Voters across the country and across the aisle support RCV—despite efforts to repeal PRCV, like in Minnetonka, Minn. In Easthampton, Massachusetts, voters said yes (62%) to expanding their existing RCV system to allow multi-winner RCV. RCV has now won 27 city ballot measures in a row. 


Ballot initiatives like these pave the way for equal opportunity for women to run and win in 2024 and beyond because the impact on representation outcomes goes even deeper when using PRCV. This system has all of the benefits of RCV elections, where there is only one winner, but has additional opportunities for nontraditional candidates because multiple constituencies are able to elect candidates of choice in the same election


Currently used across five localities and even in Cambridge since 1941, PRCV has a strong and reputable history of delivering equitable outcomes for women and traditionally underserved groups, as highlighted in our research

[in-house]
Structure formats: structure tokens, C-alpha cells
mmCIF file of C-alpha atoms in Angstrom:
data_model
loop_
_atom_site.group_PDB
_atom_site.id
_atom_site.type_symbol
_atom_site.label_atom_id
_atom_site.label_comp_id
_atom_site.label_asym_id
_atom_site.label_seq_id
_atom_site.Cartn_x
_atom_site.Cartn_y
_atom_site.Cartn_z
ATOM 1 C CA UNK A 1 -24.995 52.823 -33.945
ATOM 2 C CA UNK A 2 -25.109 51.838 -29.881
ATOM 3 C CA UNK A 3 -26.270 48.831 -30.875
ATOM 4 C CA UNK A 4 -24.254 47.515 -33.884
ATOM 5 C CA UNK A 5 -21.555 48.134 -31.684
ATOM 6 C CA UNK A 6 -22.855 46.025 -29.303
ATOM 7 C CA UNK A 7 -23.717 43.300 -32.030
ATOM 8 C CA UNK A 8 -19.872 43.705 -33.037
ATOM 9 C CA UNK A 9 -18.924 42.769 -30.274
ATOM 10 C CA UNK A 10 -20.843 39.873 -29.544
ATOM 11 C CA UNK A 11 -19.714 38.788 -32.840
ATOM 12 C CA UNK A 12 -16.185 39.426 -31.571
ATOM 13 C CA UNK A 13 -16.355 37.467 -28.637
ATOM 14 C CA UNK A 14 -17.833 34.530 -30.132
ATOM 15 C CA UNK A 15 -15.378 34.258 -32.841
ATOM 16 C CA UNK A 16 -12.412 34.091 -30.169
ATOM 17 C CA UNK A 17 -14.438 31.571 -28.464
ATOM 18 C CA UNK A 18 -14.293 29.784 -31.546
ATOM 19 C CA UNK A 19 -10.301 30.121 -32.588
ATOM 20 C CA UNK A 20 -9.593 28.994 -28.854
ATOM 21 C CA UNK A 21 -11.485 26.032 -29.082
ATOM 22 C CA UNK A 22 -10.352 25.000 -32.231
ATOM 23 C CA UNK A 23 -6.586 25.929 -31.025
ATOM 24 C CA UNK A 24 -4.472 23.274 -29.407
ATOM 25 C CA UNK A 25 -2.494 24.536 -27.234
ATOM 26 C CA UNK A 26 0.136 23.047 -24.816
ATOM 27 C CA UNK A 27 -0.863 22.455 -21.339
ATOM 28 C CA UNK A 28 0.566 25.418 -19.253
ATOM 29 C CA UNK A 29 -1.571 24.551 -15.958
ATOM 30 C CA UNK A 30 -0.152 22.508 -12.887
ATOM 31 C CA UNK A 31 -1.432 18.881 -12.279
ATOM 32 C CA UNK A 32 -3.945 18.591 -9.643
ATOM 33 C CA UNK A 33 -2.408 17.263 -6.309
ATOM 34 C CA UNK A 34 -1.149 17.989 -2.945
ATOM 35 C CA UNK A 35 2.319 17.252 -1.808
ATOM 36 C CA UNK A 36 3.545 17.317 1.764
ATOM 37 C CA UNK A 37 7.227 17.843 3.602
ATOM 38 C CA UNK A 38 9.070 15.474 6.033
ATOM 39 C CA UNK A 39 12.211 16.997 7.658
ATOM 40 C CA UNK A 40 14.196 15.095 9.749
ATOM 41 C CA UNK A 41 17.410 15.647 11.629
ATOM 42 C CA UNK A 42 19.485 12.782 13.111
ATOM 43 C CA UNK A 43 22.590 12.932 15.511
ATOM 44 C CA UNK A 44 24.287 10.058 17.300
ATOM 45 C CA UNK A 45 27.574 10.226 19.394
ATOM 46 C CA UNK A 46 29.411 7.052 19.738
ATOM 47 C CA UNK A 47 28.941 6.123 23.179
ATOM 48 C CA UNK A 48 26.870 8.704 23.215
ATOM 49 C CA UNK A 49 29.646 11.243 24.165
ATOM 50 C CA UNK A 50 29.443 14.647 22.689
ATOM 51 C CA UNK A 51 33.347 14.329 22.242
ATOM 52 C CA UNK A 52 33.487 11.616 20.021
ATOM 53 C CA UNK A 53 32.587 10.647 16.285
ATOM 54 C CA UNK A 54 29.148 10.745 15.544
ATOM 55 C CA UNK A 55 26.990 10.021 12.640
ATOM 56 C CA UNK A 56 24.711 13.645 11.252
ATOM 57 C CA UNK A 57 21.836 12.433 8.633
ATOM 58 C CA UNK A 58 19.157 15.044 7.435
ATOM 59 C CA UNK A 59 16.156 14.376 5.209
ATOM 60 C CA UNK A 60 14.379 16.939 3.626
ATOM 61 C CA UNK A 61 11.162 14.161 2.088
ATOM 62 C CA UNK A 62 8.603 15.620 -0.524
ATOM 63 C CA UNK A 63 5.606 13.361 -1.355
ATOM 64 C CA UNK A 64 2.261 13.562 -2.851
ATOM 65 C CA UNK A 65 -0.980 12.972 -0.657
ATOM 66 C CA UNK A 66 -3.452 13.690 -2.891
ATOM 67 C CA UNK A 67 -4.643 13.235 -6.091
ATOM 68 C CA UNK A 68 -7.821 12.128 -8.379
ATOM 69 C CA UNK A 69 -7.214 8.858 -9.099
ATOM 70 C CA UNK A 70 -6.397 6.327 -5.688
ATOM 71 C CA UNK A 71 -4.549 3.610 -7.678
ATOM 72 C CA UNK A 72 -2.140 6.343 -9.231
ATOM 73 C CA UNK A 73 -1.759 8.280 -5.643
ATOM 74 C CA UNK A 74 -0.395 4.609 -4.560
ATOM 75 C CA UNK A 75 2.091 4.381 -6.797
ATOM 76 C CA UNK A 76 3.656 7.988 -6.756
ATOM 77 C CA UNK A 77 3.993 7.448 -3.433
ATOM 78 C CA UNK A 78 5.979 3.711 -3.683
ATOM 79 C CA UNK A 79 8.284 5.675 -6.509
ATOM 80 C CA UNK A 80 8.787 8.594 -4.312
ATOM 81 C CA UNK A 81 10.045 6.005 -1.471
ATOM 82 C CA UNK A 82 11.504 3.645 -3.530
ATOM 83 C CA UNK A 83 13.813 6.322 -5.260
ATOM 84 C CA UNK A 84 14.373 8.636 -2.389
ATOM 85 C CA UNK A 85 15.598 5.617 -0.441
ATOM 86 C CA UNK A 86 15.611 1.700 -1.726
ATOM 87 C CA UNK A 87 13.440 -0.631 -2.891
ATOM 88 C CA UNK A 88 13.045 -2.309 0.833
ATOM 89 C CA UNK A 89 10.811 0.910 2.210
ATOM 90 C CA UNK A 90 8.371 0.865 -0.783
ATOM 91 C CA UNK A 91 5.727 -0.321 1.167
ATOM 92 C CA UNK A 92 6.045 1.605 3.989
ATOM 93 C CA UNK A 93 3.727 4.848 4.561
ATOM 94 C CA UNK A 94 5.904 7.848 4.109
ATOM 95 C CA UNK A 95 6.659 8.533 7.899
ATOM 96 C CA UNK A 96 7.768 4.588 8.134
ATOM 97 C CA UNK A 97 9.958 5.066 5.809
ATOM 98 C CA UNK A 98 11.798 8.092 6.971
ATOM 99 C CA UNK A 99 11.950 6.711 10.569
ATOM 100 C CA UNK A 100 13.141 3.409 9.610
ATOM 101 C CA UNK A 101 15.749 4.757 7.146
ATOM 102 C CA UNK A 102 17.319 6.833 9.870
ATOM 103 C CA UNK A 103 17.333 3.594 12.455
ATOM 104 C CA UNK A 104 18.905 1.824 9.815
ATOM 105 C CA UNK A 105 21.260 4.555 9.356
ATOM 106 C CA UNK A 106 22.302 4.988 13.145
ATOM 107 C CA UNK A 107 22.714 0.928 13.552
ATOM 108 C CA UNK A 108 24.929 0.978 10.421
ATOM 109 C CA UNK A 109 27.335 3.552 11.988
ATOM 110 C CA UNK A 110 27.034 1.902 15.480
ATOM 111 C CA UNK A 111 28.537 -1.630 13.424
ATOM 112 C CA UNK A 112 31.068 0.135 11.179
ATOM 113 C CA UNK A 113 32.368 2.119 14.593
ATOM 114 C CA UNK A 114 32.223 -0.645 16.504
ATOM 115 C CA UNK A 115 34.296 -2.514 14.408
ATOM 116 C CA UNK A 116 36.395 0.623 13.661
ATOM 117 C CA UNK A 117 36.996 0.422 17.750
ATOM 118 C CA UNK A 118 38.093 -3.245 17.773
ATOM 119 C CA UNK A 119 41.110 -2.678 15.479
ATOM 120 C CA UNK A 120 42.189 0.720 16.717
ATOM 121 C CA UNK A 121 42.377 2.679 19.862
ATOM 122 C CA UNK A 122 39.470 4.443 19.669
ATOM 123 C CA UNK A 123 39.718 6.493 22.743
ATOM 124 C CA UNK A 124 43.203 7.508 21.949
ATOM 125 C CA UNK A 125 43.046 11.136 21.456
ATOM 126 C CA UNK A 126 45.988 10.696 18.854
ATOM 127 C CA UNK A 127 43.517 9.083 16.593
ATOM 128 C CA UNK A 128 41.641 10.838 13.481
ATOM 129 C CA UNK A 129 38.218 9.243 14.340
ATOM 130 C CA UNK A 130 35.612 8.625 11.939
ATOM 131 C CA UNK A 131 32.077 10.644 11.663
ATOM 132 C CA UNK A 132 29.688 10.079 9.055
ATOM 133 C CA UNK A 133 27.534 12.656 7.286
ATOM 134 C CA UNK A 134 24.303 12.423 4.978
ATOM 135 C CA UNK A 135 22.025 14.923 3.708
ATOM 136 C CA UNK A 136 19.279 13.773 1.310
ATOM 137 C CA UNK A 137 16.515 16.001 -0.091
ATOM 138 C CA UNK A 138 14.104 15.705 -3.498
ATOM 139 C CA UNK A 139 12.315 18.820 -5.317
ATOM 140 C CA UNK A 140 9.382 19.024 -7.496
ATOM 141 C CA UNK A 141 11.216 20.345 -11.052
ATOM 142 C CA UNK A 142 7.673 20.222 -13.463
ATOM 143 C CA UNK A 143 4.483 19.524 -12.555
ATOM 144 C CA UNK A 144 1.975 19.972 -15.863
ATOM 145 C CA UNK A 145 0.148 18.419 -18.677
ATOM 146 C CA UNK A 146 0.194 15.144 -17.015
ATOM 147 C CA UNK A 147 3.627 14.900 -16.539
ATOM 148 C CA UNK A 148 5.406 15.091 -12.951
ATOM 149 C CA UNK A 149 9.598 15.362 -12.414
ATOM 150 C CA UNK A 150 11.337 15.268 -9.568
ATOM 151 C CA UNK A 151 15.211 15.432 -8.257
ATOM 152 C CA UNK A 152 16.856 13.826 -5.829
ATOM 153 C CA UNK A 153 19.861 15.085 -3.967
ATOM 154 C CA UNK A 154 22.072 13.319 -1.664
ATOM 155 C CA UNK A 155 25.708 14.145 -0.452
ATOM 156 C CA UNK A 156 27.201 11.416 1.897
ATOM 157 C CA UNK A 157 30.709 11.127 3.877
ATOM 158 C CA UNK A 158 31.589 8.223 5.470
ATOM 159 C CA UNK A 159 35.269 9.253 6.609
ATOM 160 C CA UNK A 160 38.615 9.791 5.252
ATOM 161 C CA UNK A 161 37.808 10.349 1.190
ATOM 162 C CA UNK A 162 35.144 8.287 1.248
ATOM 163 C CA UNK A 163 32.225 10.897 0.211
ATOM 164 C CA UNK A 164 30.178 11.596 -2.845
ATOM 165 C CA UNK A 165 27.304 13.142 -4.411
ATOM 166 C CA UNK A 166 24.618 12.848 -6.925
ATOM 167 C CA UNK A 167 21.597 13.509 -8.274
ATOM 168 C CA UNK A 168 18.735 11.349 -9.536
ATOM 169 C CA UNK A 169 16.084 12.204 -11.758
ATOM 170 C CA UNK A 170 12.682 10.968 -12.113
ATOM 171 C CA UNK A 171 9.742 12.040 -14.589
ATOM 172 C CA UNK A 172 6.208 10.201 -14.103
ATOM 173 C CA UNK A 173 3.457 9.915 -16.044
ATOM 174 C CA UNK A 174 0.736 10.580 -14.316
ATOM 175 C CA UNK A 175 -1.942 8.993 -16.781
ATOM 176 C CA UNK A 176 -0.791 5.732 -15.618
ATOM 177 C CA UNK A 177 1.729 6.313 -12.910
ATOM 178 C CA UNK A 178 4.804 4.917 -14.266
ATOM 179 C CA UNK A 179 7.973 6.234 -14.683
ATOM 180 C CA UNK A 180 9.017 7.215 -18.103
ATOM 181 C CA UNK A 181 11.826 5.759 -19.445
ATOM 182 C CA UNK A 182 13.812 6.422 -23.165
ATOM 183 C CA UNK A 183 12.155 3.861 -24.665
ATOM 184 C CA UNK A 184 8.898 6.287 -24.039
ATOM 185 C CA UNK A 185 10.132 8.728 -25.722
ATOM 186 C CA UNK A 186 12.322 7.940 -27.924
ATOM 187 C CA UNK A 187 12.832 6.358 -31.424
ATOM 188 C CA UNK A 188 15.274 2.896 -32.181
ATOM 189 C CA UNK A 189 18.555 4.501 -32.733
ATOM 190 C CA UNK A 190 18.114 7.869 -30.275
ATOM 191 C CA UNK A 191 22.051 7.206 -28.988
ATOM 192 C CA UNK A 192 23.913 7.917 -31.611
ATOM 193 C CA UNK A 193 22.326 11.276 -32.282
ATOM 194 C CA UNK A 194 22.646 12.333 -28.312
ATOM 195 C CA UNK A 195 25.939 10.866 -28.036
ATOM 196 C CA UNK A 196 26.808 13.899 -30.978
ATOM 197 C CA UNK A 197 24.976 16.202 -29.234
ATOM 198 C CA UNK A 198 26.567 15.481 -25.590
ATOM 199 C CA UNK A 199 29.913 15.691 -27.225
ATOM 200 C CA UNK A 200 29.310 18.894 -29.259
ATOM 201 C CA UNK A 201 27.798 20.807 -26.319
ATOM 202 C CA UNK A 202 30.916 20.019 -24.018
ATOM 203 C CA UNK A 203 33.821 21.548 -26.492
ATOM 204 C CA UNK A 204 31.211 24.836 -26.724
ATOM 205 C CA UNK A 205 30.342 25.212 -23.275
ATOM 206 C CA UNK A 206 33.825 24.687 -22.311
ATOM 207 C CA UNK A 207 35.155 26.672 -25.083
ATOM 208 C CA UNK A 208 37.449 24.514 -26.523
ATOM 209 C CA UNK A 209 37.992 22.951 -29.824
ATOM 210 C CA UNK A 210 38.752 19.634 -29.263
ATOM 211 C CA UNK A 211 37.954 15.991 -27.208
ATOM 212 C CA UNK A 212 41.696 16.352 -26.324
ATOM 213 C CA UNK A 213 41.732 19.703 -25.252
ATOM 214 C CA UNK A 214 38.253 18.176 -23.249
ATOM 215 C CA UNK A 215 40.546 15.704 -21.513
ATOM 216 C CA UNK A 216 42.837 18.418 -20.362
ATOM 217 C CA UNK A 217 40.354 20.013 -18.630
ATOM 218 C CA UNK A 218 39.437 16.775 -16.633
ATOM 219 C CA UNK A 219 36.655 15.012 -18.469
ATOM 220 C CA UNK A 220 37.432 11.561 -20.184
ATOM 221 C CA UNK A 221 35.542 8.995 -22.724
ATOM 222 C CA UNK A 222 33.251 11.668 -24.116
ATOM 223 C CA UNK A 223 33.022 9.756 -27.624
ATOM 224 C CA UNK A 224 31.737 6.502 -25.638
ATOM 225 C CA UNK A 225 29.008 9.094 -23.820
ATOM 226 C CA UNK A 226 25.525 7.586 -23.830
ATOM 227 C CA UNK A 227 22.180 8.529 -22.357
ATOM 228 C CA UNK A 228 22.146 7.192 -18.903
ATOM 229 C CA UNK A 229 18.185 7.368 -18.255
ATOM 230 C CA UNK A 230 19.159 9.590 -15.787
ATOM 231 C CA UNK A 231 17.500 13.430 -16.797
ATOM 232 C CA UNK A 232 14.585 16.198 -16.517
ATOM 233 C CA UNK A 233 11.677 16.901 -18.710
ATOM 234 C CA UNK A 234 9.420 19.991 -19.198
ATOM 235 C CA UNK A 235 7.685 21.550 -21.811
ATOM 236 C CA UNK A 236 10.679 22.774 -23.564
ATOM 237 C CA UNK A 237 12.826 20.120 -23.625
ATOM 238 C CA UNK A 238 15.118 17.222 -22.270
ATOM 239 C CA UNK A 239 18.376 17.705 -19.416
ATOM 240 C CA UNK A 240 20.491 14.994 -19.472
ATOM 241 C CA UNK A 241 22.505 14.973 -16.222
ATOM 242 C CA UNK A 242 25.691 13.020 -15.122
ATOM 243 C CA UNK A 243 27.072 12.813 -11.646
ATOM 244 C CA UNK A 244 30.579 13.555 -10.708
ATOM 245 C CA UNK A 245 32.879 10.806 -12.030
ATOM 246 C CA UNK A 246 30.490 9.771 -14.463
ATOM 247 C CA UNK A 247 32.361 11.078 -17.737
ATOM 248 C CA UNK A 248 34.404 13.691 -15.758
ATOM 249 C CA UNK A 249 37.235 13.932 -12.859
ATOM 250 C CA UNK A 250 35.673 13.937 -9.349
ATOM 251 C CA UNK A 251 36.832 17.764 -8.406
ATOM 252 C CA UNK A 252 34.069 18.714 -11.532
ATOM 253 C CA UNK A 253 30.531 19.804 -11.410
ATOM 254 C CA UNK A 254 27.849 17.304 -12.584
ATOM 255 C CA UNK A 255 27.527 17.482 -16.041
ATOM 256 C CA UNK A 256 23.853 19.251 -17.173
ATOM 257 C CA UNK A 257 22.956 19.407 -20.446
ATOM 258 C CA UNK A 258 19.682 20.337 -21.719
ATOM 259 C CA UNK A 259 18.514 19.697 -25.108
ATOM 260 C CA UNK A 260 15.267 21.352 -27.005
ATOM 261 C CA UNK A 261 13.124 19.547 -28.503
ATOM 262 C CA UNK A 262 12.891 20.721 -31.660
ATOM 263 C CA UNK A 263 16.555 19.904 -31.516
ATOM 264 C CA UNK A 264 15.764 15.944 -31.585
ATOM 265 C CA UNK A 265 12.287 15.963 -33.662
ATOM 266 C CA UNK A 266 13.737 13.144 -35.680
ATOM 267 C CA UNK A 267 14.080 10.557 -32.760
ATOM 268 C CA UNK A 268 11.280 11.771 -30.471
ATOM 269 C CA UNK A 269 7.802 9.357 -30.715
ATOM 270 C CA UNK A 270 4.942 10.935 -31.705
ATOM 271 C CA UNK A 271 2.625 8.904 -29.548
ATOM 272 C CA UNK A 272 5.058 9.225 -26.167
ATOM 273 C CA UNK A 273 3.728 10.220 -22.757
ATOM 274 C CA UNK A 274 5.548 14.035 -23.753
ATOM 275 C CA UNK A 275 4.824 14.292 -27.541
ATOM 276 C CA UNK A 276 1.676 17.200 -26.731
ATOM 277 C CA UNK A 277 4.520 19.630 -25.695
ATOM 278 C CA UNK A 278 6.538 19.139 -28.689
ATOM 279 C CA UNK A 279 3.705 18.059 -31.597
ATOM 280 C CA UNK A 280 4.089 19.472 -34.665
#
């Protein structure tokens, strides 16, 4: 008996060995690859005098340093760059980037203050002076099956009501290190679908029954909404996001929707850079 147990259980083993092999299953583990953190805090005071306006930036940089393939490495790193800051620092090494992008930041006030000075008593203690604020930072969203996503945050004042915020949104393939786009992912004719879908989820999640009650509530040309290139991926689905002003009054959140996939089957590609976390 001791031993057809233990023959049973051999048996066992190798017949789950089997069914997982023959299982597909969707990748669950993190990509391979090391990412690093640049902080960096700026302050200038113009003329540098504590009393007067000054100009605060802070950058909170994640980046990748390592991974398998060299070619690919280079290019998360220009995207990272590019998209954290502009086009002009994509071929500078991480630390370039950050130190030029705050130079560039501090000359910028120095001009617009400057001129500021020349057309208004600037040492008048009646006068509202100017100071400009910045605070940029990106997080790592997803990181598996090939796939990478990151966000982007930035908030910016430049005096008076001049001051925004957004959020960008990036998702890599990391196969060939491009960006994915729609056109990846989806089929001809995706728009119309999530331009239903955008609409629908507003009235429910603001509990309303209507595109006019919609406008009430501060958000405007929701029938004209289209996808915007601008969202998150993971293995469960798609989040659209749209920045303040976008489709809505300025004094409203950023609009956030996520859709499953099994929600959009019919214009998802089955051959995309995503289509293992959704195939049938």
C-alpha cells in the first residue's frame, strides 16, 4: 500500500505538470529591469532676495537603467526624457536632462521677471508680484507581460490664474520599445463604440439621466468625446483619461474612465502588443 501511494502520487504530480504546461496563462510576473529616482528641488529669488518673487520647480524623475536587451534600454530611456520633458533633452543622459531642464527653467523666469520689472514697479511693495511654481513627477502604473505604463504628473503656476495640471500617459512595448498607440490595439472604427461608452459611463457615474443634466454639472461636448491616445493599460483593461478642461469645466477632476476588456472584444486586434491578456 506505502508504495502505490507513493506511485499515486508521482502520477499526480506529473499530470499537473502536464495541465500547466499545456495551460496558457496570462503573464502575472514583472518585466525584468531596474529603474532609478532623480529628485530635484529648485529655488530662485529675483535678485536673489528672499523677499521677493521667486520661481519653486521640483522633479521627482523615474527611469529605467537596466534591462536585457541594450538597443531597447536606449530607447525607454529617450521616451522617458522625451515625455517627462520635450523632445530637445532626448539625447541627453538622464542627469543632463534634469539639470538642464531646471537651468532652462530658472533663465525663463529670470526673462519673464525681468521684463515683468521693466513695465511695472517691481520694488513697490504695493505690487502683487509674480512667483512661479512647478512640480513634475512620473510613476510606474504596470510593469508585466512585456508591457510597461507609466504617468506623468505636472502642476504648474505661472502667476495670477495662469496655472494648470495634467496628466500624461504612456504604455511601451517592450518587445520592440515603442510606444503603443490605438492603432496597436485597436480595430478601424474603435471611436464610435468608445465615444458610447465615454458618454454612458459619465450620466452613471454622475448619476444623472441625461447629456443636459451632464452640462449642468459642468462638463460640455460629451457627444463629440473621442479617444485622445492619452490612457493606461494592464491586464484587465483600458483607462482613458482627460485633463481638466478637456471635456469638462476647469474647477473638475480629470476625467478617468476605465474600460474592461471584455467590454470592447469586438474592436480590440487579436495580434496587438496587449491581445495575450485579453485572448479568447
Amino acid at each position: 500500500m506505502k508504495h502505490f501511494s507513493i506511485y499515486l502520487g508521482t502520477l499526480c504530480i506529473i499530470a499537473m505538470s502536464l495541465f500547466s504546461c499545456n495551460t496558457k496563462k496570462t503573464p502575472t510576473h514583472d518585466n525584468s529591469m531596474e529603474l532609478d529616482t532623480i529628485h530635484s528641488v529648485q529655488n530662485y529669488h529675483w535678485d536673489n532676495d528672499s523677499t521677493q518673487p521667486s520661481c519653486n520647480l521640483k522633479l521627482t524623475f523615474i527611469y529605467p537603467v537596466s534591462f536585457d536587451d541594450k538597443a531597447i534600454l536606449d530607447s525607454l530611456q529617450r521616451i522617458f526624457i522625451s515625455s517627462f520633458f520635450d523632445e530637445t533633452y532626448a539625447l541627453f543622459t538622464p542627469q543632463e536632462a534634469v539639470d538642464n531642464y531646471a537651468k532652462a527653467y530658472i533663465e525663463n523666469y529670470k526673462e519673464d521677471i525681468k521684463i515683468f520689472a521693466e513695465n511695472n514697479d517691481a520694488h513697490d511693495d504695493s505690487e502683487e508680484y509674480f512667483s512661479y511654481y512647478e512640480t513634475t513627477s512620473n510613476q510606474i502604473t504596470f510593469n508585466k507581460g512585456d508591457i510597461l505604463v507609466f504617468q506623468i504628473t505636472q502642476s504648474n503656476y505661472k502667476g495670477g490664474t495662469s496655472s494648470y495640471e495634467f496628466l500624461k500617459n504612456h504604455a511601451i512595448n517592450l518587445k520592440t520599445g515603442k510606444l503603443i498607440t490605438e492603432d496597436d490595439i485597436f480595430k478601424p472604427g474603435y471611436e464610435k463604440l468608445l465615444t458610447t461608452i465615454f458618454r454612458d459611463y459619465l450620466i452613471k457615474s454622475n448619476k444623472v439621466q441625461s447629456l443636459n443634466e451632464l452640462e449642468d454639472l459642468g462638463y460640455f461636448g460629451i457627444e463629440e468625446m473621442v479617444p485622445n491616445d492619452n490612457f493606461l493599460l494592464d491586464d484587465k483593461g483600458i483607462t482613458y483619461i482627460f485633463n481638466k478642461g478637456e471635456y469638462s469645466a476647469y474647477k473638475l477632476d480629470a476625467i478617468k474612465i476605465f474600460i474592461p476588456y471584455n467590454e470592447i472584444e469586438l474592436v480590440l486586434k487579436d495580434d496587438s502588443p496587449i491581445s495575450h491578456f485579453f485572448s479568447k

A thriving democracy must be one with equal and equitable opportunities for all and must foster and sustain gender-balanced governance. In order to achieve this, it’s time we invest in system strategies and reforms that most effectively allow women to run, win, serve and lead. Head over to our website to learn more about how reforms, like ranked-choice voting, are building women’s political power.

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About and

Alissa Bombardier Shaw is the outreach associate for RepresentWomen. Follow her on Twitter @alissashaw_.
Steph Scaglia is research manager at RepresentWomen, a research and action hub that promotes the use of systems strategies to advance women’s representation and leadership in the U.S. and abroad. Follow her on Twitter @scagliasteph.